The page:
Upon my acceptance into the ‘Semester in Washington Politics’ I was equal parts excited and nervous. I had never been to Washington D.C., and I had never spent more than 2 weeks away from home before. I did not know what to expect. The one thing that I did know was that I could not let this opportunity pass.
Beyond the obvious value of working and studying in one of the most important cities in the world, the program offers an opportunity for you to challenge yourself. To really challenge yourself if you want. I entered the program not with the intention of getting my feet wet with politics. Instead, my goal was to challenge myself and gain some perspective on the rest of the country. With many twists and turns, I can conﬁdently say I gained more from my semester in Washington than I could have ever hoped for.
Our program was lucky enough to be granted a townhouse by GW that was situated only two blocks up from the Lincoln memorial. The location was ideal because it was very central. It was close to the metro, the National Mall, many restaurants, Georgetown, and more. Between all that, work, and classes, the 24 of us in the townhouse rarely had a shortage of things to do during the week. On the weekend, It was not unusual for students to take trips, or explore the city. There is an overwhelming number of museums in D.C. to check. If you like museums, there certainly are many that should not be missed. If you are a space nerd like me, I suggest you check out the Air and Space museum. I went 5 times, and my only regret is that I did not go more often.
One of the most signiﬁcant components of the program will be your internship. I interned with Whitmer & Worrall, a lobbying ﬁrm. I did not have an extensive understanding of Lobbying prior to my internship, but by its conclusion I certainly was quite knowledgeable of the practice. The best part of my internship was that I felt very useful. They had me doing meaningful work and I actually saw that I had a tangible impact on our ofﬁce and our clients. They sent me to the hill 2-3 times a week to write summaries on congressional hearings as it related to our clients. I also created extensive company proﬁles on prospective clients for our partners’ meetings.
The classes we took were interesting because we analyzed politics as it was happening in the world. Almost all of our lectures and assignments were based on current politics. We often analyzed policy decisions and how it affects stakeholders. My favorite class would have to be the campaign class. Two teams of 6 of students were pitted against each other in an all out campaign that lasted the whole semester. This was some serious stuff. It was a lot of work, but I learned many new skills. We were all friends but we had an interestingly competitive campaign. Both teams were very smart, but neither team was willing to lose. It was very fun to work with the members of your team to create a sound campaign plan, and to have (friendly) trash talk with the other team. But at the end of the day, we were all friends and enjoyed the experience all the way through!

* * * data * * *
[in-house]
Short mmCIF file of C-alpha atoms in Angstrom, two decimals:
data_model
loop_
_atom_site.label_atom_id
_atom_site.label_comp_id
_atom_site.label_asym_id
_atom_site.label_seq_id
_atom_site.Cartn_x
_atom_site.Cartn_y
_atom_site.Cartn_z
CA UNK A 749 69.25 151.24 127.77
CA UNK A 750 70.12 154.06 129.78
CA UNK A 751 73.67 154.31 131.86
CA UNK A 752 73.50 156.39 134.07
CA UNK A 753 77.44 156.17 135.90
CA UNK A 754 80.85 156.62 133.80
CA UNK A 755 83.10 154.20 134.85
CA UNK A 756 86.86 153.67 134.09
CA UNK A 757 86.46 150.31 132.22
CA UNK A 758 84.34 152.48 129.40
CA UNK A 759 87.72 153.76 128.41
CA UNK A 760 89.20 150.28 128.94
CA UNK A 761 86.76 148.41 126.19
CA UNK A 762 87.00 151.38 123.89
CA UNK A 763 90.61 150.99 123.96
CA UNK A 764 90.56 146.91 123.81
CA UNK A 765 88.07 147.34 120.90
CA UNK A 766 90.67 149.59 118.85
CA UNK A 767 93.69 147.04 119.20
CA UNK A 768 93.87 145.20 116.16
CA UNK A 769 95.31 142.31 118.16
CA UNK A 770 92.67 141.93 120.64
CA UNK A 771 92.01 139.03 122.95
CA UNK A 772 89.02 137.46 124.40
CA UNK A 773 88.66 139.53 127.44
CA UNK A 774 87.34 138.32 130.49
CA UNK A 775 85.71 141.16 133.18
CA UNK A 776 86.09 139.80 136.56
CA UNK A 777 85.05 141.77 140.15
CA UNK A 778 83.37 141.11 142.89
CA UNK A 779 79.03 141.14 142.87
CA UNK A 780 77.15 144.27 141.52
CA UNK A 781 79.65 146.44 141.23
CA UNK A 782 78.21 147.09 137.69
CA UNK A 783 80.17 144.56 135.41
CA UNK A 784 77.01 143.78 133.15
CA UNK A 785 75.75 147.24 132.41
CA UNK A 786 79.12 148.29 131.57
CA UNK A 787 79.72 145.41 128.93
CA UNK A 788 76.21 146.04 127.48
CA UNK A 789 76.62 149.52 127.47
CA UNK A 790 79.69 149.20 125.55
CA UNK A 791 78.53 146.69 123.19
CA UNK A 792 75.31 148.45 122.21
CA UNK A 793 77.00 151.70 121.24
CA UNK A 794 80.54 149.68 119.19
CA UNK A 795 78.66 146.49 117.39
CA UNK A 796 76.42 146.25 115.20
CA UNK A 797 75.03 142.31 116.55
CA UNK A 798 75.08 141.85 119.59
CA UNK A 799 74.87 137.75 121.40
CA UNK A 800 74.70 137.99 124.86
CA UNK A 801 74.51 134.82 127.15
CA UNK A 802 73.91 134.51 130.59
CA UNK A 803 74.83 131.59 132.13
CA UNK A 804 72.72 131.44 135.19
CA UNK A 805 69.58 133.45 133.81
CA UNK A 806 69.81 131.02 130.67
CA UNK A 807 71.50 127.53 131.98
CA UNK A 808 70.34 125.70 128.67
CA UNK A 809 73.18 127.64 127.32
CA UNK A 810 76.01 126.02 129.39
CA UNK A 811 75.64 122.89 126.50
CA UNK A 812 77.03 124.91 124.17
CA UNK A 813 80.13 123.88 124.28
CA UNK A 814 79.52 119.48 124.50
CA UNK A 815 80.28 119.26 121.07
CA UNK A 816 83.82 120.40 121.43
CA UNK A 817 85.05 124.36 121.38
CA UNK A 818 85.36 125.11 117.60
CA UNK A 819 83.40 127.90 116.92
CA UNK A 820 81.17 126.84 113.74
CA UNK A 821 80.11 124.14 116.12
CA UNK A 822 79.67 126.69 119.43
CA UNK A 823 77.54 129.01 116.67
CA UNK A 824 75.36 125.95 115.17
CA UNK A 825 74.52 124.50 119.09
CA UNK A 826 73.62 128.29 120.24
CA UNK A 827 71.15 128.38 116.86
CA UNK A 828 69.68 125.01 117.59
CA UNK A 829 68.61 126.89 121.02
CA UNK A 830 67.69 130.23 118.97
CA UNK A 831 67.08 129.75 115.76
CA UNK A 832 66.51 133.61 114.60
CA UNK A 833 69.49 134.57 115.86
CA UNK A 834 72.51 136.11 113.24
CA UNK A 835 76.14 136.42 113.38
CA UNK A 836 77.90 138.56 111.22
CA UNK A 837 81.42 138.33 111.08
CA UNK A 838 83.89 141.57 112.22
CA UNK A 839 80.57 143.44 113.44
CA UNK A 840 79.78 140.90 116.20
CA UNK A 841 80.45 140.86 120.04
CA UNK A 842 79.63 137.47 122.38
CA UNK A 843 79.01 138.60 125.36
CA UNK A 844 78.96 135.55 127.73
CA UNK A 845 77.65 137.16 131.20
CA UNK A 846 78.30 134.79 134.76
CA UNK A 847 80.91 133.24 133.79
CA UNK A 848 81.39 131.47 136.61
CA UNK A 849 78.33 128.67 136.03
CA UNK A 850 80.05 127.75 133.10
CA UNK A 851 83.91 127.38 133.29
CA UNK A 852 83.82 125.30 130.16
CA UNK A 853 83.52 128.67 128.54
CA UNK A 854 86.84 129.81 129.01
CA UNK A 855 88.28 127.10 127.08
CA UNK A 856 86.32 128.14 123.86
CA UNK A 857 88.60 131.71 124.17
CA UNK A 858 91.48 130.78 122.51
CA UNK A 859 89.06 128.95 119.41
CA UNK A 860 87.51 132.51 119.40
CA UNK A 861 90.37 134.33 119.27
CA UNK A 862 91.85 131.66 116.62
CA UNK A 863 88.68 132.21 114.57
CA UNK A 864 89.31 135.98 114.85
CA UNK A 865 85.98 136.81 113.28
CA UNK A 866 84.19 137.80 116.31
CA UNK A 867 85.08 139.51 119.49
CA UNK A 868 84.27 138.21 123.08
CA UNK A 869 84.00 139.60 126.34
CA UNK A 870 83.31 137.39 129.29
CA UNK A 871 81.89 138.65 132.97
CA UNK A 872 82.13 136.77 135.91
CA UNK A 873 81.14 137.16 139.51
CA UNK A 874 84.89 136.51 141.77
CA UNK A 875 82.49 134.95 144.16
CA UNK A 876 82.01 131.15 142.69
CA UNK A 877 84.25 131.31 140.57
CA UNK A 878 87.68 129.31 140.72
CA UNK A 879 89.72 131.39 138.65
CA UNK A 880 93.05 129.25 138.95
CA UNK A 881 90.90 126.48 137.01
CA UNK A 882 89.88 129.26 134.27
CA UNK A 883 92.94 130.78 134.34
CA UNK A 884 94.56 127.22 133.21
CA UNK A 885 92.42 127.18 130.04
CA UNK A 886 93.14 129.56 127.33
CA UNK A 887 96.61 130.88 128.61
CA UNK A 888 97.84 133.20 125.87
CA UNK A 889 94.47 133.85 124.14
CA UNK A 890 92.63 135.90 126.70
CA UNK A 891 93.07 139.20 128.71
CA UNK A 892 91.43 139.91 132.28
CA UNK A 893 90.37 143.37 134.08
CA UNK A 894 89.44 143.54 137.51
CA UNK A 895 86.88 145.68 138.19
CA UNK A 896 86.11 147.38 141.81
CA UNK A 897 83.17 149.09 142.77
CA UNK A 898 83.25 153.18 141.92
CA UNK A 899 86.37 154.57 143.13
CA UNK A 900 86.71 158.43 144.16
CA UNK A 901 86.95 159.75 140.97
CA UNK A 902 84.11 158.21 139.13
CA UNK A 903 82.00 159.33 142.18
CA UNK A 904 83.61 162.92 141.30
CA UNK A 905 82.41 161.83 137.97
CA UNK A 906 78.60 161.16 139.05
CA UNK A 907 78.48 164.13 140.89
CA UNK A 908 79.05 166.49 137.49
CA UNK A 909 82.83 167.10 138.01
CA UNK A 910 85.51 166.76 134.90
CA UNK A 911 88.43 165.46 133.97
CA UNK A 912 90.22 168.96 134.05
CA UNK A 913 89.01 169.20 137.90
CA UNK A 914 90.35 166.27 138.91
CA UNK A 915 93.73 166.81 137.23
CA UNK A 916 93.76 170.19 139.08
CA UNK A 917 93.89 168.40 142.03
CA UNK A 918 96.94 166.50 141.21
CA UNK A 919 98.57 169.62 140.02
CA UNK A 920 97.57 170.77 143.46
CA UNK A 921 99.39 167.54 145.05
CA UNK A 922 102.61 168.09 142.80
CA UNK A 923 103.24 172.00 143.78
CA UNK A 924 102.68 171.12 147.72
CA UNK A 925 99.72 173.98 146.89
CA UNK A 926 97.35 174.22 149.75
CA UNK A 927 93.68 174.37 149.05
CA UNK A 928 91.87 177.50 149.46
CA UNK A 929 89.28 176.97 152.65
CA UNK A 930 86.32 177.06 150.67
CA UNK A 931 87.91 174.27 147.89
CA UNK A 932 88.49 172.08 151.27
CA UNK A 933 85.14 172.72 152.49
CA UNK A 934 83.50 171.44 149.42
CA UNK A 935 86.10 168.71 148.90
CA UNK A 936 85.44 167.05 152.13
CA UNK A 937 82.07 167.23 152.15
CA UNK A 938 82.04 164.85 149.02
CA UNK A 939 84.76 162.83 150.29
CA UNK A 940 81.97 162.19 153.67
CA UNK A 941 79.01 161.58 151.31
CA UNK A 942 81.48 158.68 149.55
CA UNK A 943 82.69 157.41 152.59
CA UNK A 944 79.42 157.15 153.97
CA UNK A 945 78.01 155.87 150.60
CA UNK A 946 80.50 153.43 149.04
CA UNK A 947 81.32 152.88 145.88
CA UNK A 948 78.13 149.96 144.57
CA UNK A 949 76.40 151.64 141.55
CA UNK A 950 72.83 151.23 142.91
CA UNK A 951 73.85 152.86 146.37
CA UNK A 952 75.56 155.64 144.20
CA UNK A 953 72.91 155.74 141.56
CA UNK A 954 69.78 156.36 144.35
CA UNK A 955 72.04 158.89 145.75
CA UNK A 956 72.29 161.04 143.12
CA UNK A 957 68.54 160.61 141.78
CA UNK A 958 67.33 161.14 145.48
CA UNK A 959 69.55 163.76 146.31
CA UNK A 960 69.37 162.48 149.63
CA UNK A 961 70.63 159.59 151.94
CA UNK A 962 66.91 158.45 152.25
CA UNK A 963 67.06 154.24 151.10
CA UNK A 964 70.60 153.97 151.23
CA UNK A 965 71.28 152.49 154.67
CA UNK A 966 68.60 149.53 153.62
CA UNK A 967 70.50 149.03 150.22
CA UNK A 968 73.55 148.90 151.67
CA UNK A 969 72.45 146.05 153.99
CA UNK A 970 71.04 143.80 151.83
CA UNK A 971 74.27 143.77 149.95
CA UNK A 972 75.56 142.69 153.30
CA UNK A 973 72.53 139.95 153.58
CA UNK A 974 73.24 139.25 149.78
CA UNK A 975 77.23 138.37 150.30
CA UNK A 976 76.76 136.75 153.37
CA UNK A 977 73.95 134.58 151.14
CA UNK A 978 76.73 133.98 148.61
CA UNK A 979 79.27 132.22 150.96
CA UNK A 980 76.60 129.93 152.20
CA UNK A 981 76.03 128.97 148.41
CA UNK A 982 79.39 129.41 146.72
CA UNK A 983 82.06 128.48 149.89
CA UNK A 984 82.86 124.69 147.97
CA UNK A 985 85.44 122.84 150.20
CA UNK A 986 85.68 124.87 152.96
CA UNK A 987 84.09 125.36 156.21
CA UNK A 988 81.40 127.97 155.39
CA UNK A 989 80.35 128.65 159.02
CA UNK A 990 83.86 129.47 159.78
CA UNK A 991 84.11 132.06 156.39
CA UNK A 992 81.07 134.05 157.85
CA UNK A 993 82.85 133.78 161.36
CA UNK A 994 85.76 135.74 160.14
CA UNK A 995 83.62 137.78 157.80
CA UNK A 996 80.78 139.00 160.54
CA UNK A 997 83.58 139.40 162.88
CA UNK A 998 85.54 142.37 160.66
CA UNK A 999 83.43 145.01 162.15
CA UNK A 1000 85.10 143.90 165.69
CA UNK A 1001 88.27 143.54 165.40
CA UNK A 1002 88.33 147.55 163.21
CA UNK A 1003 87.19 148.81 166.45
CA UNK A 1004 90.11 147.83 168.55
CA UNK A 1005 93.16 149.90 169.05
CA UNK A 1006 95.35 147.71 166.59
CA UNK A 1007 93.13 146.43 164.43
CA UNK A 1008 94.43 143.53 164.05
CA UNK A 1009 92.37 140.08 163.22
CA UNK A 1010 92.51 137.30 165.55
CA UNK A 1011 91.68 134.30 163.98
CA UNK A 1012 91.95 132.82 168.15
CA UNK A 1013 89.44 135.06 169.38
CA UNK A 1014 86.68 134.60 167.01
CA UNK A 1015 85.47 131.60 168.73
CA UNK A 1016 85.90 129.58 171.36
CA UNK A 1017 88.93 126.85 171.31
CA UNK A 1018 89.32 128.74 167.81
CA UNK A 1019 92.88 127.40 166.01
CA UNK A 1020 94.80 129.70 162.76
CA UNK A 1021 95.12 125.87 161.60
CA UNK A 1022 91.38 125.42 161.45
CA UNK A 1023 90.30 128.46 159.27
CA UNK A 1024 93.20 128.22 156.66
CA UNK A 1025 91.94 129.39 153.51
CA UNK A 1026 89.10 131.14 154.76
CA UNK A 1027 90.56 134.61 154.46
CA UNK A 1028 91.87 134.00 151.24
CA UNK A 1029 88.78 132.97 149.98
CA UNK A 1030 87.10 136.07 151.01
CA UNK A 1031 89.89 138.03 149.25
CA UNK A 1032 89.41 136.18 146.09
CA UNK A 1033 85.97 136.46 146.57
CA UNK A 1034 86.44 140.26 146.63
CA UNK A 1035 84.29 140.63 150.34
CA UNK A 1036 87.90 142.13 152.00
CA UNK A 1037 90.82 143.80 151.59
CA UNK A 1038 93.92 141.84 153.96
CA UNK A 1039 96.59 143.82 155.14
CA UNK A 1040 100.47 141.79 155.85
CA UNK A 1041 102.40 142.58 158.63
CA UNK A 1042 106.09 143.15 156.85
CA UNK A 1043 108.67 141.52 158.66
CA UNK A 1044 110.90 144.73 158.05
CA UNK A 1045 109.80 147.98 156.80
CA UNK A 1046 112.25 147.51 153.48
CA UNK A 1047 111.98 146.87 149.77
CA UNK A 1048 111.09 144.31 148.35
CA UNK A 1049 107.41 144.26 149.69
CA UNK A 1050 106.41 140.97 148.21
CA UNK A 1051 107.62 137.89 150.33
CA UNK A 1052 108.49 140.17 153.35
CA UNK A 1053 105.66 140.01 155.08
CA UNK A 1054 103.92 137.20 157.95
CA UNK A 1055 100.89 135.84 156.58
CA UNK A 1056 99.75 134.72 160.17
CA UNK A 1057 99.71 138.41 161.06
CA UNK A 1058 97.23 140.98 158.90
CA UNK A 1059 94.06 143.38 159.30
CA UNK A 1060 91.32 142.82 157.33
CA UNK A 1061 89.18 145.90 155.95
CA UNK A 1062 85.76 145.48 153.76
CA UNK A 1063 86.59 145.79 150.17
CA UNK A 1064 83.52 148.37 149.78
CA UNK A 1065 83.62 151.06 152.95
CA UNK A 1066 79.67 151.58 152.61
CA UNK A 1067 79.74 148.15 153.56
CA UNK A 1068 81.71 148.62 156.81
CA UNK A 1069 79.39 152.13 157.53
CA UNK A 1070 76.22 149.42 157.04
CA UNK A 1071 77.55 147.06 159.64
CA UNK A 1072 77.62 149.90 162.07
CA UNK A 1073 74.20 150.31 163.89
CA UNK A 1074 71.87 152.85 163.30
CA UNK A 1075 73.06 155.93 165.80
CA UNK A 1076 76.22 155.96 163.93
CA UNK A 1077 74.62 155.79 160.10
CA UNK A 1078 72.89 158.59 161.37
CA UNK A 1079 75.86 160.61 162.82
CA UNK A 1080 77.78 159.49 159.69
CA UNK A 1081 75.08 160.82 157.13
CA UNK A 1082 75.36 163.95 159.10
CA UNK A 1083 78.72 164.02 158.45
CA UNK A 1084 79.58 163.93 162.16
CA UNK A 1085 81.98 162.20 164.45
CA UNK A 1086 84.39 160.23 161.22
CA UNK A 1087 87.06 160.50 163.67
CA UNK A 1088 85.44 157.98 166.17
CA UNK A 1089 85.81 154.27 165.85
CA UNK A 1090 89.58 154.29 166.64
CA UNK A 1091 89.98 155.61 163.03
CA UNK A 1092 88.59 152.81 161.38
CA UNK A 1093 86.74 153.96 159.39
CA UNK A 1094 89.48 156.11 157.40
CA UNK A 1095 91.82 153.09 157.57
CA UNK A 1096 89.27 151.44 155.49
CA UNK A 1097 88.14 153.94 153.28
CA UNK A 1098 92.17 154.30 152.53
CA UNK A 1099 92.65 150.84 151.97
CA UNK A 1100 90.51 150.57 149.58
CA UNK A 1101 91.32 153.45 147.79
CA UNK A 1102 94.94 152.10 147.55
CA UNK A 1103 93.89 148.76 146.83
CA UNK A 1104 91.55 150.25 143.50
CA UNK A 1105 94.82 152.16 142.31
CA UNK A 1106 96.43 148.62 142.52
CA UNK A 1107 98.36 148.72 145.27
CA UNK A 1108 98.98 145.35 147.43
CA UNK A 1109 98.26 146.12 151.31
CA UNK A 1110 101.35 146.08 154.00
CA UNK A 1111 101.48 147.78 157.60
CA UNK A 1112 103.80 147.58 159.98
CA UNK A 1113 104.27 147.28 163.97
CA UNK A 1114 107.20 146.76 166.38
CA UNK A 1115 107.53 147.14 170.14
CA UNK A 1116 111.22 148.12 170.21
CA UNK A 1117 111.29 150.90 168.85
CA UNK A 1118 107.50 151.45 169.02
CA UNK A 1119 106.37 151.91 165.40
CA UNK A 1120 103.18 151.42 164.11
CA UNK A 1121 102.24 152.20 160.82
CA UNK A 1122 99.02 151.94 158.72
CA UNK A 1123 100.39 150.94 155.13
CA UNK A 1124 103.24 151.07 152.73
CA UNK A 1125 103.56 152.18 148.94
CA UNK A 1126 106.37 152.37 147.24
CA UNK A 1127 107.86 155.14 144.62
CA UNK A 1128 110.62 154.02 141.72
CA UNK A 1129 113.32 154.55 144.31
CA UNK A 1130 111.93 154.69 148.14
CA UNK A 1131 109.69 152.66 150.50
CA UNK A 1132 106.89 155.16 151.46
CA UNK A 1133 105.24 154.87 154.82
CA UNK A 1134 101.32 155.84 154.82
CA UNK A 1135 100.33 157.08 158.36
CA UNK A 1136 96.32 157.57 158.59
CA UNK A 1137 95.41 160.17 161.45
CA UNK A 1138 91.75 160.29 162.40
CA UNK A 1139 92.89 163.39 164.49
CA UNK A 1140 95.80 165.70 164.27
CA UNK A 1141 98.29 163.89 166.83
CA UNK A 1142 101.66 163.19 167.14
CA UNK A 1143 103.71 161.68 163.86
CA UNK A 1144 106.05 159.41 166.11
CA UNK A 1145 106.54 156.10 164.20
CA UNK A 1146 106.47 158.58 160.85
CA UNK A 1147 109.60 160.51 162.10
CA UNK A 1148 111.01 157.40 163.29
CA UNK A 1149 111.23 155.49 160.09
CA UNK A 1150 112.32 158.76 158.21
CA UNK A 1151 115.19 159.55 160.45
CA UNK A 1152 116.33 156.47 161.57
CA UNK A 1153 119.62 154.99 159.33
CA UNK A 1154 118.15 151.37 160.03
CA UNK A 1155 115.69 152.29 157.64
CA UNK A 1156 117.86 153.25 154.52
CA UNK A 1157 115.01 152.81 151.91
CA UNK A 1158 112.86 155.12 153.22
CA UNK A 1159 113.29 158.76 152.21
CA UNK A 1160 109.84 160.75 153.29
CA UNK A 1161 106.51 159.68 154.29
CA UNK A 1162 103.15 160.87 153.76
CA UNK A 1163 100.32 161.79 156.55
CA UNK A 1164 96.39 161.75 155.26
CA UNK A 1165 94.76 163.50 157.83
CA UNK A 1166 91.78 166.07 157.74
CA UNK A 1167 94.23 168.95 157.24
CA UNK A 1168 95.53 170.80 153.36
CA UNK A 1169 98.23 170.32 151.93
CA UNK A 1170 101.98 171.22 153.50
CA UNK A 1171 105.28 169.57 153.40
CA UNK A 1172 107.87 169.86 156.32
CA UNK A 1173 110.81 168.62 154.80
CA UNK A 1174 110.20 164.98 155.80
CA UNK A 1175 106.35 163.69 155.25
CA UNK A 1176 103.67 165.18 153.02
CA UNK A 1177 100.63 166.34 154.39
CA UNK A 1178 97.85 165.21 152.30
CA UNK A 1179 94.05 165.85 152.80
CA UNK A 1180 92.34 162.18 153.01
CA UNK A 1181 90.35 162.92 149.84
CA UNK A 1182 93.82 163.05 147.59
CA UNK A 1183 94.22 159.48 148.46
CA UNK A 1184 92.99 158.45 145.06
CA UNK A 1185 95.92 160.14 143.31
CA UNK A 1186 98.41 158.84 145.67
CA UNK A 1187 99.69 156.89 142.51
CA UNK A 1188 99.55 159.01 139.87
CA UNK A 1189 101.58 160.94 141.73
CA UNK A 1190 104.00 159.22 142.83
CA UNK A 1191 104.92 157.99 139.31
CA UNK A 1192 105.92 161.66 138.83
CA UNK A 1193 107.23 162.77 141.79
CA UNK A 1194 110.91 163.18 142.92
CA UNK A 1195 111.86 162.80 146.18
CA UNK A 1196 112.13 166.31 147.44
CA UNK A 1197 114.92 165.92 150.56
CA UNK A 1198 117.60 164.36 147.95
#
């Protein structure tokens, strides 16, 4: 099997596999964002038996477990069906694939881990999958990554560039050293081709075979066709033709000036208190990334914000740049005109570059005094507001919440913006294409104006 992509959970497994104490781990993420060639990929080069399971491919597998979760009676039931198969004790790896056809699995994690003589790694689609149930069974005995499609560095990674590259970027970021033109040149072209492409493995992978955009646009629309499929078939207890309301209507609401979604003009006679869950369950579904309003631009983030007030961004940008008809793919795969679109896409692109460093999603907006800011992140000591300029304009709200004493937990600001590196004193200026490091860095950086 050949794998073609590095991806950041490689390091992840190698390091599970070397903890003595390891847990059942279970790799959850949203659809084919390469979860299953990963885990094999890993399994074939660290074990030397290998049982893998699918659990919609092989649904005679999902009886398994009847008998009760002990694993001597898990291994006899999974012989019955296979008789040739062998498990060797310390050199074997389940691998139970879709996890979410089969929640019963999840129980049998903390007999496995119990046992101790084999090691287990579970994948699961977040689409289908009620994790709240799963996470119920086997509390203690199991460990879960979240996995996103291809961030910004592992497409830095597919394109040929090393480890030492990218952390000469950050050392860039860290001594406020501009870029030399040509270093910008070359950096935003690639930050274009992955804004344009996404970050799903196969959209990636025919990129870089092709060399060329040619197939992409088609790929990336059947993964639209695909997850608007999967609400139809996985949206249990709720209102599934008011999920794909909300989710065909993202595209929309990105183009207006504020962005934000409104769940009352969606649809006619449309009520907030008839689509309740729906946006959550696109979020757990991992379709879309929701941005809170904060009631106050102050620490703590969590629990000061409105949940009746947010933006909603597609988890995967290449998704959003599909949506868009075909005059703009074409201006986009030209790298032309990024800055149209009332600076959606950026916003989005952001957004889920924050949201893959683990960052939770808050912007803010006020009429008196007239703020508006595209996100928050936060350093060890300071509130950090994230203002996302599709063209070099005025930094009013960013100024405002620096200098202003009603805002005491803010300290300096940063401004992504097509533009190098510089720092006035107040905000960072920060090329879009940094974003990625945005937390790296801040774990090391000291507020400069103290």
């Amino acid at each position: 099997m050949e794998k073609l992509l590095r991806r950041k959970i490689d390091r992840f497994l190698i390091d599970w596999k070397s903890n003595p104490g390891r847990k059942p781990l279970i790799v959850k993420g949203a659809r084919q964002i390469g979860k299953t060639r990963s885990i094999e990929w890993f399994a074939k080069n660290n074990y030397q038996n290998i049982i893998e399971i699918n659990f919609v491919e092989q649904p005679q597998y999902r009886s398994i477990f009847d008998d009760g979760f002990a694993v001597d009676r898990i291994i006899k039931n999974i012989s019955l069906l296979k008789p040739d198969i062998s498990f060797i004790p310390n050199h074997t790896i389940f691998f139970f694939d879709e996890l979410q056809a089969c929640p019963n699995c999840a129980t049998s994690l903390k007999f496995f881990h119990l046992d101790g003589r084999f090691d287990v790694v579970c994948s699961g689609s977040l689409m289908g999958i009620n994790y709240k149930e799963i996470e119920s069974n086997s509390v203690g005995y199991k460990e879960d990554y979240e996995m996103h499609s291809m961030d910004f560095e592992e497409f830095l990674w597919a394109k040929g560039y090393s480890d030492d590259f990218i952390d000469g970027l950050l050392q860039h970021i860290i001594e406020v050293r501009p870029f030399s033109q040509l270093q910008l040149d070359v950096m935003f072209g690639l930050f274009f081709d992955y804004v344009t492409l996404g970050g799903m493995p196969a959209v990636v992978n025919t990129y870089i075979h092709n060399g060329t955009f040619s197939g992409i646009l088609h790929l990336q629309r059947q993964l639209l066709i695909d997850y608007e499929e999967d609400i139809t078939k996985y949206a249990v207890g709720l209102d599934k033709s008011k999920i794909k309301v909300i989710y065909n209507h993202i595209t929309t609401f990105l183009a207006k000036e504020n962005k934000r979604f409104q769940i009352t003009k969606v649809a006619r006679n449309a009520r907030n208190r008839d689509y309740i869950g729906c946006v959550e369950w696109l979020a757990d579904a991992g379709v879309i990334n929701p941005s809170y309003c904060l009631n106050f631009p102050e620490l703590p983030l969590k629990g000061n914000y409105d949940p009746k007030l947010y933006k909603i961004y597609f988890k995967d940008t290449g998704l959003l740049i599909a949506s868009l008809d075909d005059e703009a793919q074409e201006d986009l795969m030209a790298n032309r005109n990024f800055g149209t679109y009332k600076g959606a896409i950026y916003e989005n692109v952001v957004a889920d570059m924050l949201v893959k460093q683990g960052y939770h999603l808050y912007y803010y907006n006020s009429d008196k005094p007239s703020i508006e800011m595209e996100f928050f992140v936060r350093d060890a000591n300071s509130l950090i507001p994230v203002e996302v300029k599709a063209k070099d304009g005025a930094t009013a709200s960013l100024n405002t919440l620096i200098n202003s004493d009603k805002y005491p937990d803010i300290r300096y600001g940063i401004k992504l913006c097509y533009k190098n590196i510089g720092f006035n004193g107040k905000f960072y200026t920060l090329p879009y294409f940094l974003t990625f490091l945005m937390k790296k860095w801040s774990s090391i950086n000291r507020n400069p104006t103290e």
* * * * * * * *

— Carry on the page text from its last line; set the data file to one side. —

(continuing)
While work and school are integral parts of the program, it is also important to consider that SIWP offers you a chance to spend a good amount of time in one of the most famous cities (and important) cities in the world. There is so much to do in the city! At times it felt overwhelming because there were so many things to do! It is very difﬁcult to pinpoint one favorite experience of mine. However, I can recall one truly special memory. During our last week in DC, we had a reception in the Capitol building. A few of my friends and I thought it would be a cool idea to try to explore as much of the building as we could. After wandering around for an hour, we quite literally stumbled onto the Speaker of the House’ balcony behind an unknown congressman. We stepped out on to the balcony right at sunset and the view was breathtaking. It was very humbling to experience a view that not many get to appreciate. I felt so lucky to have accidentally walked out on to that balcony.
Jake with Senator Feinstein
In summary, there are many things to be gained from the SIWP program. If it isn’t the professional and academic experience, it will be the relationships and memories you build that make the semester special. I hope you are willing to take a dive and experience our nations capitol ﬁrst hand.